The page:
Hyrax Digestion

Diet and Grooming

©Ann Gadd
Dassies have a unique intestinal tract amongst mammals. Beyond the stomach is a large sack that contains the bacteria for the fermentative digestion of cellulose. This joins onto the caecum (where bacterial fermentation usually takes place in simple-gut mammals) via a short extension of intestine. The caecum possesses two horn-shaped processes, a design usually found in birds. The caecum is involved in manufacturing fatty acids that serve as an additional source of energy to the energy-conservative hyrax.

Dassies are equipped with sharp incisor teeth, one large pair on the upper jaw and two pairs on the lower. These teeth are modified for use as defence weapons. They have triangular tips, which are sharpened by articulation against the opposite pair. These are especially well developed in the males, the upper pair overlaying the bottom lip and being visible when his mouth is closed.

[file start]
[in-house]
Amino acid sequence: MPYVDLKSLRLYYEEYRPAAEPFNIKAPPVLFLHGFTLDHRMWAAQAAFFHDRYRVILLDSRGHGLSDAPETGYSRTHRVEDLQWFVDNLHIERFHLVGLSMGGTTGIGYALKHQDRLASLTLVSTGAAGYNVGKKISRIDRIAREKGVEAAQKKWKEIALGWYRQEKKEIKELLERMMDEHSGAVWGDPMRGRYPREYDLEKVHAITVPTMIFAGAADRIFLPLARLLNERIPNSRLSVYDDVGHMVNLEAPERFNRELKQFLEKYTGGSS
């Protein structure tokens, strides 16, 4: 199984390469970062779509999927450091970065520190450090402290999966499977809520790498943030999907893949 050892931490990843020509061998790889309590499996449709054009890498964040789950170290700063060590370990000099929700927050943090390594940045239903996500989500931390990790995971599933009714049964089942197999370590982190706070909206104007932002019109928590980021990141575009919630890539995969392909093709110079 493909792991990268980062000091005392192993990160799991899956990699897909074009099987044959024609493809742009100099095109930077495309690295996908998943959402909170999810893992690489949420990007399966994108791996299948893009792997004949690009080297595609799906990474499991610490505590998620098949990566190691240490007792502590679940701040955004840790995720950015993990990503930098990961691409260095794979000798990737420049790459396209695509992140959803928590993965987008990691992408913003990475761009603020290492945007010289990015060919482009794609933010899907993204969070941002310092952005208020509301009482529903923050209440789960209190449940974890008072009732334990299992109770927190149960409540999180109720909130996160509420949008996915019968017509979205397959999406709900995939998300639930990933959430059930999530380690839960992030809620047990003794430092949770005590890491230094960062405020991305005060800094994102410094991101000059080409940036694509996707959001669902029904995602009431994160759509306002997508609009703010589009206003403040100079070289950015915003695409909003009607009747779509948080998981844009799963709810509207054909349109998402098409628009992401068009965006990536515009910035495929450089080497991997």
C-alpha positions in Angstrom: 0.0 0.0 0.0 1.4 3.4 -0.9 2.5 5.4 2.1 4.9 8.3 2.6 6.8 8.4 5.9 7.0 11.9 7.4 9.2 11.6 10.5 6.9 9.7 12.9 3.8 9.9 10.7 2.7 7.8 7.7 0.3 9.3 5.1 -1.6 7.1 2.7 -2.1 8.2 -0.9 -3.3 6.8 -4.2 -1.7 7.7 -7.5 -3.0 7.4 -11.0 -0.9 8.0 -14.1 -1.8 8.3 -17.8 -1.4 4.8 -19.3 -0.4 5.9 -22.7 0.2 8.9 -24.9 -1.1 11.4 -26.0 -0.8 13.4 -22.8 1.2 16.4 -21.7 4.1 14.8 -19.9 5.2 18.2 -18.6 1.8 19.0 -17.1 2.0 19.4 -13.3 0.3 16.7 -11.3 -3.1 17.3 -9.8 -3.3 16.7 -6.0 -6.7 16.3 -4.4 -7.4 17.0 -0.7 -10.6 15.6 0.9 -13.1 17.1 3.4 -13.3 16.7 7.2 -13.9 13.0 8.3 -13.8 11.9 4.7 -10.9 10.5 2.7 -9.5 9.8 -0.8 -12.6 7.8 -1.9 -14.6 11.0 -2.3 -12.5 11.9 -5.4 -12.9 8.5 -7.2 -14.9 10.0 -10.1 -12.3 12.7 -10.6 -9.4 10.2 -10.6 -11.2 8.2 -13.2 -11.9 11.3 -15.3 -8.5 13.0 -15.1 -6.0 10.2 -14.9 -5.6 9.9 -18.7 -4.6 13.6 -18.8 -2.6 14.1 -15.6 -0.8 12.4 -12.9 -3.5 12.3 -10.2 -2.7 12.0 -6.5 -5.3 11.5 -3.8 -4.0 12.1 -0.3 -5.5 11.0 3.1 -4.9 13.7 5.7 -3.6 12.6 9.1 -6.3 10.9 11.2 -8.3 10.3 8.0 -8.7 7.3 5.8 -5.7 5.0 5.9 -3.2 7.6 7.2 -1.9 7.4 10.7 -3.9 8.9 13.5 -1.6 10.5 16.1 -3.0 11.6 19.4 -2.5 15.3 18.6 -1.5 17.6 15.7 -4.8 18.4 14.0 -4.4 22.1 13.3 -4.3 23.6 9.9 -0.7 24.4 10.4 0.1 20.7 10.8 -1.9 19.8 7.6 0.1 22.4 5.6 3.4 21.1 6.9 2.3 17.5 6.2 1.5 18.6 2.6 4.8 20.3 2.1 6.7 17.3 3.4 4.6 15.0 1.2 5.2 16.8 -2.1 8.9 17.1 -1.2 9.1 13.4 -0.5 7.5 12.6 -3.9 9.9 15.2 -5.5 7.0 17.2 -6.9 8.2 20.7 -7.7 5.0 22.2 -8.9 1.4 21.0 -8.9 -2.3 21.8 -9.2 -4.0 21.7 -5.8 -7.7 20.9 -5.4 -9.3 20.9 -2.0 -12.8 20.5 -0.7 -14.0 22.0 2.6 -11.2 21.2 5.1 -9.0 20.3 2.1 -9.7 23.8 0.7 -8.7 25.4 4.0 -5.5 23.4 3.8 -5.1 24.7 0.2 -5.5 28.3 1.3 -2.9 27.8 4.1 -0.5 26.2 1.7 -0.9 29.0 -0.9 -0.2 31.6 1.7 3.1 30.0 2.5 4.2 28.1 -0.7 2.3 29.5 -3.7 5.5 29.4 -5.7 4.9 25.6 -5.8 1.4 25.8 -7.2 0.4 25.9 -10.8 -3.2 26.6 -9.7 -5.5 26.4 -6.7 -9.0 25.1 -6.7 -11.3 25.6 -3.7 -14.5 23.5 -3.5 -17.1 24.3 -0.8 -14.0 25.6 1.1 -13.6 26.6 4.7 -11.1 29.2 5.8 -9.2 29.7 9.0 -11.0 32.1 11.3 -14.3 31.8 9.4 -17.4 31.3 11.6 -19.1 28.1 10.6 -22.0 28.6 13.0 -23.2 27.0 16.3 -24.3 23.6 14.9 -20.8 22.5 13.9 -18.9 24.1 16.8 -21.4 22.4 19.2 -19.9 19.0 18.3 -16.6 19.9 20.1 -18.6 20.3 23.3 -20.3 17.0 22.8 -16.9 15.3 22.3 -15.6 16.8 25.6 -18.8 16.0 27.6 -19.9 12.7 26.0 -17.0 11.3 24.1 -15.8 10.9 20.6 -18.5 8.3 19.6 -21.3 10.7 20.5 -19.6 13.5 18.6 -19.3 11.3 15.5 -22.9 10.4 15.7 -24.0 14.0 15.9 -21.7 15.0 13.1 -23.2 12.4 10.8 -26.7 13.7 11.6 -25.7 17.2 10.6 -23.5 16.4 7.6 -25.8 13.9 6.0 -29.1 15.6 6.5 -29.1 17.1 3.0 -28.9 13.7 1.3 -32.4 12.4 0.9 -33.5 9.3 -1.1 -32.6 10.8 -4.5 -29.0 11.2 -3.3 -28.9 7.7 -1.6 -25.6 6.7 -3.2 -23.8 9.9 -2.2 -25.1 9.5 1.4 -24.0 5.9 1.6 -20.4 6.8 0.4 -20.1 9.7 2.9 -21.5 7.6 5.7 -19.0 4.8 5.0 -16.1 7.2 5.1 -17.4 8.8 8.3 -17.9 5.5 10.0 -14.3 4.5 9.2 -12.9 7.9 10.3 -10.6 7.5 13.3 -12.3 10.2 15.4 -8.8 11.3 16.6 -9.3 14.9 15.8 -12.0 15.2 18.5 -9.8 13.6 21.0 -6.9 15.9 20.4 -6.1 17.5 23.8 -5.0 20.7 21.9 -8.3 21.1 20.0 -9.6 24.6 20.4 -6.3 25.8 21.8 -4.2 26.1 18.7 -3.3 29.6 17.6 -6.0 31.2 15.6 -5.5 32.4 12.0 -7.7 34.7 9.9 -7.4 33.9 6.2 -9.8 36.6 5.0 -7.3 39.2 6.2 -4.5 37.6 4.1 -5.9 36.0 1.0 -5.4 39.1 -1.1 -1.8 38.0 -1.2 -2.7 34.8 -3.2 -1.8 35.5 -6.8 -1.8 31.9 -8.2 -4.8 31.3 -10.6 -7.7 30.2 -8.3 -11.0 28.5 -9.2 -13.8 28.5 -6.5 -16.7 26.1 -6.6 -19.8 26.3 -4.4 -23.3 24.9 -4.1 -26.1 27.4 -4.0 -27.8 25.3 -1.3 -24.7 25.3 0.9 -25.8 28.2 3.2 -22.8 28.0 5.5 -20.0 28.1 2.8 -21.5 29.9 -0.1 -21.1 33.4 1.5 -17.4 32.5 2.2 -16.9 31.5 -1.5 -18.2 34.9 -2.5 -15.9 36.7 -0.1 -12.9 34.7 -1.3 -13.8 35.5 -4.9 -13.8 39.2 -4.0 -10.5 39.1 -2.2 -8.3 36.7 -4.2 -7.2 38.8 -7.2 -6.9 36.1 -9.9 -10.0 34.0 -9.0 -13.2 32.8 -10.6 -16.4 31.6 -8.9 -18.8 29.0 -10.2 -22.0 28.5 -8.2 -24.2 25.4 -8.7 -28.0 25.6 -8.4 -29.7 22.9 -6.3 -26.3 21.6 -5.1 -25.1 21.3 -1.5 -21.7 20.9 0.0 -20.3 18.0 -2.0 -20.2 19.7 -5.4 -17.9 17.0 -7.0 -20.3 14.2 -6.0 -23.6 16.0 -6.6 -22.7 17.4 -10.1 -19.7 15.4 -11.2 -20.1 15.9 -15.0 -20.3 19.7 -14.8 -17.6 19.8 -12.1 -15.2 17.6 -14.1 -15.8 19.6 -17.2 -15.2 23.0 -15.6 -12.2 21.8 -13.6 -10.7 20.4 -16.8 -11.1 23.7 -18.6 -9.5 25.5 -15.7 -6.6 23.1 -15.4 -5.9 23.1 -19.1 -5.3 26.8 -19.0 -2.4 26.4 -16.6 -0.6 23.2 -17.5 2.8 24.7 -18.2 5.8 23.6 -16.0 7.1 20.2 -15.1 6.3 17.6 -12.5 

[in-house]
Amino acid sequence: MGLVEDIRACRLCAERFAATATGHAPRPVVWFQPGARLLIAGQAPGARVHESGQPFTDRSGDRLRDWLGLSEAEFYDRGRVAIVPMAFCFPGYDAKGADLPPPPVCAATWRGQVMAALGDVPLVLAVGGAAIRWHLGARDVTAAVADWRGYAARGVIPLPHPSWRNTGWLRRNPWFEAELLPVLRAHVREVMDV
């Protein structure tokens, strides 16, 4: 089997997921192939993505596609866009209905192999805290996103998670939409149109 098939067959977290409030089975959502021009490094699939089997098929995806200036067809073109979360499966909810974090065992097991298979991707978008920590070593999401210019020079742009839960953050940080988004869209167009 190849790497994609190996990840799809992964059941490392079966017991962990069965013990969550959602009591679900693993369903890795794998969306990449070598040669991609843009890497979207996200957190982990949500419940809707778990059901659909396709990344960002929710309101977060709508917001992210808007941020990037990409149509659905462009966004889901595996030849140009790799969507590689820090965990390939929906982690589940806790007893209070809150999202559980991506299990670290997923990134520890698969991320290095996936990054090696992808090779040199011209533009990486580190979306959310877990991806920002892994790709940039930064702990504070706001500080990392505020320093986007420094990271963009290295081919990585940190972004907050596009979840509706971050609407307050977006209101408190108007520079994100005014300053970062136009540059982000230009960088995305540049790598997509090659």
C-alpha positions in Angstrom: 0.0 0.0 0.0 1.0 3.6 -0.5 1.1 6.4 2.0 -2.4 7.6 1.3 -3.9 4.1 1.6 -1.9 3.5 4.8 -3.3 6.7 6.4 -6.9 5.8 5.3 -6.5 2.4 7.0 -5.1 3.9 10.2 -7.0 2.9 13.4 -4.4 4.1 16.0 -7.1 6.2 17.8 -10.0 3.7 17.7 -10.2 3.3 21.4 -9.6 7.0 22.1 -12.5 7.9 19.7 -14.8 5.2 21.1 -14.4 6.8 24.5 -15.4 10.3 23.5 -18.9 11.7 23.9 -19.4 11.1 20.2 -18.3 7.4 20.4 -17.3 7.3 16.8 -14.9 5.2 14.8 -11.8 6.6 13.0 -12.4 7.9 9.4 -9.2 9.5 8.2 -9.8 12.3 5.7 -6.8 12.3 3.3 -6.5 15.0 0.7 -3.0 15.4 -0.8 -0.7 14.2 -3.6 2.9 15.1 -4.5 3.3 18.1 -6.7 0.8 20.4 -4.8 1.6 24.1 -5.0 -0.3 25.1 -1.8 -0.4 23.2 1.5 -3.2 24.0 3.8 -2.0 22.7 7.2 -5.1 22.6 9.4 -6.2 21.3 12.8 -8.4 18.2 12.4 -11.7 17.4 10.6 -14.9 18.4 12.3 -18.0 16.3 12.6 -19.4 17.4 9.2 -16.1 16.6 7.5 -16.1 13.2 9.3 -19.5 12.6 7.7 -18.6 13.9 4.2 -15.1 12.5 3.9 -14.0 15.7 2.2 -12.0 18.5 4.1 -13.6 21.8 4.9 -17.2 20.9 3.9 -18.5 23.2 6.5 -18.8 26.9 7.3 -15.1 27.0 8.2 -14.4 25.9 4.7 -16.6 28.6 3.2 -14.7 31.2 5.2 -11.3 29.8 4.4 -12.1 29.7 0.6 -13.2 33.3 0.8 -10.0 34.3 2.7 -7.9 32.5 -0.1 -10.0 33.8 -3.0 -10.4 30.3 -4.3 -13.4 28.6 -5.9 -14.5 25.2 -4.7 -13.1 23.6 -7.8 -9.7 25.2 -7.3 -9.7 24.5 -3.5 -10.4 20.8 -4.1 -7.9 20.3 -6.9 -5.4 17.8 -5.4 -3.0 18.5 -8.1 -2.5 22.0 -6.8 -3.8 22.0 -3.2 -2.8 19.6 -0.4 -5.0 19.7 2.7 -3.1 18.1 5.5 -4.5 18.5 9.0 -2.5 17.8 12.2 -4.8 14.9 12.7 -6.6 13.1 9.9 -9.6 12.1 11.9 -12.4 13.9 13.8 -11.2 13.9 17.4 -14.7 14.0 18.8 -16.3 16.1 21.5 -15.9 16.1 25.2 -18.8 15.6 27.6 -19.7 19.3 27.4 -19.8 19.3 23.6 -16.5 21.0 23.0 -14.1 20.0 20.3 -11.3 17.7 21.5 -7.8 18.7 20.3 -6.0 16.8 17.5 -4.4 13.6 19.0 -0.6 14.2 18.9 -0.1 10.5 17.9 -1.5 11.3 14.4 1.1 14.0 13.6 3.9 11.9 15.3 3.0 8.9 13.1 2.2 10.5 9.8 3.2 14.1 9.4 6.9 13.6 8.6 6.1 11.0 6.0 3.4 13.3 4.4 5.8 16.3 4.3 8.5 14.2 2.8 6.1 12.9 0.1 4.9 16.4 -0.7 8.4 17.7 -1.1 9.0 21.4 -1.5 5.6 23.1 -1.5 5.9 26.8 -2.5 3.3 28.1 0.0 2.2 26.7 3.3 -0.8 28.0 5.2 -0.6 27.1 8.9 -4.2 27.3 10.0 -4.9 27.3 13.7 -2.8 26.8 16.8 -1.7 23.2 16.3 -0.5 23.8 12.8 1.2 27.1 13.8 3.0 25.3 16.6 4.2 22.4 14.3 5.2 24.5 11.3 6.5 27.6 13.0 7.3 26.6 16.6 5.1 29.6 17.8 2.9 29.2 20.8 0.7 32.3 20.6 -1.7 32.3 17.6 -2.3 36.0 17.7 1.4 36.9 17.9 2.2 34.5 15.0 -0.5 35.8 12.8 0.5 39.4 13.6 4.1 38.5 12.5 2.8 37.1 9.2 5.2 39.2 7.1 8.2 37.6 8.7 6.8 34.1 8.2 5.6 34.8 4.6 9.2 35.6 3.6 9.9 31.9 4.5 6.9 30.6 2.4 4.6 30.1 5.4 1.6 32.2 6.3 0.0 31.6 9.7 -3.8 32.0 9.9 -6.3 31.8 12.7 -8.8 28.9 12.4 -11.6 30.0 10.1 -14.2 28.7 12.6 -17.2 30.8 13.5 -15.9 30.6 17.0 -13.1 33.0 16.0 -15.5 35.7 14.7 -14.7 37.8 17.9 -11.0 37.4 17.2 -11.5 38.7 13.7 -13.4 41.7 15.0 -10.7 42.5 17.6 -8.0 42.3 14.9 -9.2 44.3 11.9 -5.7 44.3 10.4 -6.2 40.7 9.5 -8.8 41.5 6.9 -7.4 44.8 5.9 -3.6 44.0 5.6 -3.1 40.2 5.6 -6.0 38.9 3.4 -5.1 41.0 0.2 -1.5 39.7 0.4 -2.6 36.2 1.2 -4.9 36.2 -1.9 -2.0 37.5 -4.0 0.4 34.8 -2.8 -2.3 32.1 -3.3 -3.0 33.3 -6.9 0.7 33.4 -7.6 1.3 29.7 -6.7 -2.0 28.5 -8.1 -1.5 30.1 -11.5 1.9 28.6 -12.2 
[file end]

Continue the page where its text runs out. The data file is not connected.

The incisors are sometimes used to strip the bark off trees during spring when the inner bark is rich in moisture and nutrients being transported to the leaves. Usually, however, the majority of the dassie’s food is cropped with its cheek teeth which develop a sharp outer edge through wear and tear. There is a relatively large space between the incisors (there are no other front teeth) and the row of cheek teeth. This arrangement is similar to a rhino’s teeth.

Dassies groom themselves with a specialized grooming claw present on the inner digit of both hind feet. They may also use their lower incisors for this function. Grooming is done regularly to rid themselves of external parasites and dassies will engage in grooming after a bout of sunning. The heat of the sun probably makes the parasites move around making it easier to find and remove them. They may take dust baths to help with parasite removal too.

By Megan Emmett